The National Academy of Sciences was established in 1863 by an Act of Congress, signed by President Lincoln, as a private, non- governmental institution to advise the nation on issues related to science and technology. Members are elected by their peers for outstanding contributions to research. Dr. Marcia McNutt is president. The National Academy of Engineering was established in 1964 under the charter of the National Academy of Sciences to bring the practices of engineering to advising the nation. Members are elected by their peers for extraordinary contributions to engineering. Dr. John L. Anderson is president. The National Academy of Medicine (formerly the Institute of Medicine) was established in 1970 under the charter of the National Academy of Sciences to advise the nation on medical and health issues. Members are elected by their peers for distinguished contributions to medicine and health. Dr. Victor J. Dzau is president. The three Academies work together as the National Academies of Sciences, Engineering, and Medicine to provide independent, objective analysis and advice to the nation and conduct other activities to solve complex problems and inform public policy decisions. The National Academies also encourage education and research, recognize outstanding contributions to knowledge, and increase public understanding in matters of science, engineering, and medicine. Learn more about the National Academies of Sciences, Engineering, and Medicine at www.national-academies.org. The Transportation Research Board is one of seven major programs of the National Academies of Sciences, Engineering, and Medicine. The mission of the Transportation Research Board is to increase the benefits that transportation contributes to society by providing leadership in transportation innovation and progress through research and information exchange, conducted within a setting that is objective, interdisciplinary, and multimodal. The Boardâs varied committees, task forces, and panels annually engage about 7,000 engineers, scientists, and other transportation researchers and practitioners from the public and private sectors and academia, all of whom contribute their expertise in the public interest. The program is supported by state transportation departments, federal agencies including the component administrations of the U.S. Department of Transportation, and other organizations and individuals interested in the development of transportation. Learn more about the Transportation Research Board at www.TRB.org.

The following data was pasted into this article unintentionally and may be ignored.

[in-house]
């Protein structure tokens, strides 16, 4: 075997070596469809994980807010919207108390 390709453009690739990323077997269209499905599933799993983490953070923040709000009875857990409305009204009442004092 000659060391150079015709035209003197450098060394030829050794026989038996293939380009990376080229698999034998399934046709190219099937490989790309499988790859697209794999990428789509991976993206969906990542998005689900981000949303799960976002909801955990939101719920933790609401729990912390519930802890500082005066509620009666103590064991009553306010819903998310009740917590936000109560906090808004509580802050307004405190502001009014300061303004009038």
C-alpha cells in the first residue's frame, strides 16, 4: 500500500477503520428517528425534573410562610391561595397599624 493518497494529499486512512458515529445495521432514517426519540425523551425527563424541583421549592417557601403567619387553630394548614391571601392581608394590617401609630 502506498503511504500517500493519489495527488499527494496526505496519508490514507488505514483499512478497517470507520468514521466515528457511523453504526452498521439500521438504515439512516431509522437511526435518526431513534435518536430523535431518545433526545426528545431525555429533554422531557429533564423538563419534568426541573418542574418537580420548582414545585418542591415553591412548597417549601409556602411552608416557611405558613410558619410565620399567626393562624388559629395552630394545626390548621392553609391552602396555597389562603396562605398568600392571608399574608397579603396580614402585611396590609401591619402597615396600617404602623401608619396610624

CRP STAFF FOR ACRP SYNTHESIS 100 Christopher J. Hedges, Director, Cooperative Research Programs Lori L. Sundstrom, Deputy Director, Cooperative Research Programs Marci A. Greenberger, Manager, Airport Cooperative Research Program Gail R. Staba, Senior Program Officer Demisha Williams, Senior Program Assistant Eileen P. Delaney, Director of Publications Natalie Barnes, Associate Director of Publications ACRP PROJECT 11-03 PANEL Joshua D. Abramson, Easterwood Airport Management, College Station, TX (Chair) Debbie K. Alke, Montana DOT, Helena, MT (retired) Gloria G. Bender, TransSolutions, LLC, Fort Worth, TX David A. Byers, Quadrex Aviation, LLC, Melbourne, FL Traci Clark, Cleveland Airport System, Cleveland, OH David N. Edwards, Jr., GreenvilleâSpartanburg Airport District, Greer, SC Brenda L. Enos, Burns & McDonnell, Kansas City, MO Patrick W. Magnotta, FAA Liaison Matthew J. Griffin, Airports Consultants Council Liaison Liying Gu, Airports Council InternationalâNorth America Liaison Adam Williams, Aircraft Owners & Pilots Association Liaison Christine Gerencher, TRB Liaison TOPIC S02-20 PANEL Petra Kandus, The Port Authority of New York and New Jersey, New York, NY Adam Klauber, Rocky Mountain Institute/Carbon War Room, New York, NY Kristin M. Lemaster, Changing Climates Consulting, San Francisco, CA Stephanie Meyn, Seattle Tacoma International Airport, Seattle, WA Brendan J. Reed, San Diego County Regional Airport Authority, San Diego, CA Aaron Robinson, United Airlines, Chicago, IL Patrick W. Magnotta, FAA Liaison Melinda Z. Pagliarello, Airports Council InternationalâNorth America Liaison C O O P E R A T I V E R E S E A R C H P R O G R A M S